Further disclosed is a mobile device for electronic access control client transactions. In one embodiment, the device includes a wireless interface configured to communicate with a wireless network, a processor in data communication with the interface, and a secure element in data communication with the interface. In one variation, the secure element includes a secure processor and a secure storage device having a plurality of access control clients in data communication with the secure processor and useful for at least authentication with a network stored therein. Logic in data communication with the secure processor, the logic being configured to store, access, transfer to or from the device, a plurality of access control clients; Communicating with at least this secure element and configured to allow a user of the device to select one of a plurality of stored access control clients, authenticating the device to the network User interface logic to enable communication within it Including the.

  A wireless system is further disclosed.

  In addition, a computer readable device is disclosed. In one embodiment, the apparatus includes a storage medium having a computer program disposed thereon, the program being configured to deliver an electronic access control client when executed.

  In addition, a network architecture for providing a wireless mobile device with an electronic access client is disclosed. In one embodiment, the architecture includes a plurality of brokers and a plurality of manufacturers in data communication with the plurality of brokers. In one variation, a given user mobile device can be serviced by multiple brokers, any of which can order an electronic access client from one or more manufacturers.

  Further disclosed is an apparatus for providing an electronic access client to one or more mobile devices. In one embodiment, the apparatus has first logic configured to cause the apparatus to perform encryption and decryption of an access client in data communication with the at least one processor and the at least one processor. Second logic configured to ensure that the access client is not replicated and the device in data communication with the at least one processor and the at least one processor and data And third logic configured to cause the device to communicate to establish at least one of user access, ownership and / or verification of the access client.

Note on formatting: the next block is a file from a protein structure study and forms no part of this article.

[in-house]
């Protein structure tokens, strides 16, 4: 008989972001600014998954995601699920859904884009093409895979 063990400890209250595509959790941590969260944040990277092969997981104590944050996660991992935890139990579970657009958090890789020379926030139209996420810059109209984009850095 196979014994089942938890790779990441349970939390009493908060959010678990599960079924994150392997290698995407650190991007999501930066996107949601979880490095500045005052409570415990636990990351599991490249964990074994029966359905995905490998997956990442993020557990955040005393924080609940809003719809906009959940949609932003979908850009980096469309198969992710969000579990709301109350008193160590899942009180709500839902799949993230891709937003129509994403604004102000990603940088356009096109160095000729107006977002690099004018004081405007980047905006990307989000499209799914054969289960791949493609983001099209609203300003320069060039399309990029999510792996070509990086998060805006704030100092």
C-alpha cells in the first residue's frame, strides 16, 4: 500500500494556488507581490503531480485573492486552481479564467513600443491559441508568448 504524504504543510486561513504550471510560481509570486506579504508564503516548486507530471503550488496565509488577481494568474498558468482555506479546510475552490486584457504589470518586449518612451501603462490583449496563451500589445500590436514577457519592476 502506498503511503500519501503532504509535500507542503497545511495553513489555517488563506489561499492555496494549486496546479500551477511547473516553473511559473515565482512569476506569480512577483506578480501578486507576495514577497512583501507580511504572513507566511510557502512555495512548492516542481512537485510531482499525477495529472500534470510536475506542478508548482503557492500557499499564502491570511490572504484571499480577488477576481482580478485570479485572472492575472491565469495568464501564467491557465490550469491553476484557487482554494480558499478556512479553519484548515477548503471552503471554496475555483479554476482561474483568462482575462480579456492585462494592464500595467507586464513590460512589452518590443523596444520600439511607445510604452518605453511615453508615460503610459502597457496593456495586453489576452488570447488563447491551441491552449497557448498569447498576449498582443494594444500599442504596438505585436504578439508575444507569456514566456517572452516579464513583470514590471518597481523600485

An electronic access control client revocation procedure is further disclosed. In one embodiment, the procedure includes determining whether the certificate signing authority that issued the certificate associated with the one or more devices storing the certificate has been compromised; Determining the generated certificate service request at one or more devices when an initial request is generated; requesting a new certificate using the determined certificate service request; Issuing a new certificate based on the request. In one variation, one or more devices can use the previously used private key as part of this request, and the new certificate includes the previous public key corresponding to the previous private key. publish.

  Other features and advantages will be readily appreciated by those skilled in the art with reference to the accompanying drawings and detailed description of exemplary embodiments as set forth below.